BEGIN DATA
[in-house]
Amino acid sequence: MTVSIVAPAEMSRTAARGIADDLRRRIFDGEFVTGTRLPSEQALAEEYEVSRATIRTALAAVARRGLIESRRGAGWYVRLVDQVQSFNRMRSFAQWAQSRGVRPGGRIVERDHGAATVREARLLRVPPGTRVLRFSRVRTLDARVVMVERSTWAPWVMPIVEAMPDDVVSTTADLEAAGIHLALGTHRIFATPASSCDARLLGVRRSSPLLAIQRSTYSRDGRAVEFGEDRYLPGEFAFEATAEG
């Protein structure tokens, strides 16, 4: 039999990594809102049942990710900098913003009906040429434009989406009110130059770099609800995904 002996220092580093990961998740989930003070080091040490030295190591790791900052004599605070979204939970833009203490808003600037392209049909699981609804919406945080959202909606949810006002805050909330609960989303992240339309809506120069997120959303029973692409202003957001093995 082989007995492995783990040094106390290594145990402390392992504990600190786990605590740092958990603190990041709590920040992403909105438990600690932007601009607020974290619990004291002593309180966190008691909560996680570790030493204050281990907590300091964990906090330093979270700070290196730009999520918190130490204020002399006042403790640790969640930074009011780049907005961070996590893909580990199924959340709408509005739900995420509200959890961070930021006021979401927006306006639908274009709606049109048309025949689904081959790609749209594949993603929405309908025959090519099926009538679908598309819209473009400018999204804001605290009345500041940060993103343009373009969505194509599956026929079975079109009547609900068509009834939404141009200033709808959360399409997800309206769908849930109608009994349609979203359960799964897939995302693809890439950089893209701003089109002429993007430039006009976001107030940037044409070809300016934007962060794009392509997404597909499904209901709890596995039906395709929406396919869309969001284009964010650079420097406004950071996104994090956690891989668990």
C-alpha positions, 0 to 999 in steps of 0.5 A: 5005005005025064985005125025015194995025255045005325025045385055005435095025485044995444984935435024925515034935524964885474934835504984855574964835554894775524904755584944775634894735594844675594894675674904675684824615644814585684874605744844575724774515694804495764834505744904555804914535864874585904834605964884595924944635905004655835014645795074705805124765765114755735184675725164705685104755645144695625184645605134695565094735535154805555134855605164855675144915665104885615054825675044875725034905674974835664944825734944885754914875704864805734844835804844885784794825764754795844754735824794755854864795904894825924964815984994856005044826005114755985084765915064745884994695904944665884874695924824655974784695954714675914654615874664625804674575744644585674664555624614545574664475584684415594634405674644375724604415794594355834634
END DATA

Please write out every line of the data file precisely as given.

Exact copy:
[in-house]
Amino acid sequence: MTVSIVAPAEMSRTAARGIADDLRRRIFDGEFVTGTRLPSEQALAEEYEVSRATIRTALAAVARRGLIESRRGAGWYVRLVDQVQSFNRMRSFAQWAQSRGVRPGGRIVERDHGAATVREARLLRVPPGTRVLRFSRVRTLDARVVMVERSTWAPWVMPIVEAMPDDVVSTTADLEAAGIHLALGTHRIFATPASSCDARLLGVRRSSPLLAIQRSTYSRDGRAVEFGEDRYLPGEFAFEATAEG
């Protein structure tokens, strides 16, 4: 039999990594809102049942990710900098913003009906040429434009989406009110130059770099609800995904 002996220092580093990961998740989930003070080091040490030295190591790791900052004599605070979204939970833009203490808003600037392209049909699981609804919406945080959202909606949810006002805050909330609960989303992240339309809506120069997120959303029973692409202003957001093995 082989007995492995783990040094106390290594145990402390392992504990600190786990605590740092958990603190990041709590920040992403909105438990600690932007601009607020974290619990004291002593309180966190008691909560996680570790030493204050281990907590300091964990906090330093979270700070290196730009999520918190130490204020002399006042403790640790969640930074009011780049907005961070996590893909580990199924959340709408509005739900995420509200959890961070930021006021979401927006306006639908274009709606049109048309025949689904081959790609749209594949993603929405309908025959090519099926009538679908598309819209473009400018999204804001605290009345500041940060993103343009373009969505194509599956026929079975079109009547609900068509009834939404141009200033709808959360399409997800309206769908849930109608009994349609979203359960799964897939995302693809890439950089893209701003089109002429993007430039006009976001107030940037044409070809300016934007962060794009392509997404597909499904209901709890596995039906395709929406396919869309969001284009964010650079420097406004950071996104994090956690891989668990």
C-alpha positions, 0 to 999 in steps of 0.5 A: 5005005005025064985005125025015194995025255045005325025045385055005435095025485044995444984935435024925515034935524964885474934835504984855574964835554894775524904755584944775634894735594844675594894675674904675684824615644814585684874605744844575724774515694804495764834505744904555804914535864874585904834605964884595924944635905004655835014645795074705805124765765114755735184675725164705685104755645144695625184645605134695565094735535154805555134855605164855675144915665104885615054825675044875725034905674974835664944825734944885754914875704864805734844835804844885784794825764754795844754735824794755854864795904894825924964815984994856005044826005114755985084765915064745884994695904944665884874695924824655974784695954714675914654615874664625804674575744644585674664555624614545574664475584684415594634405674644375724604415794594355834634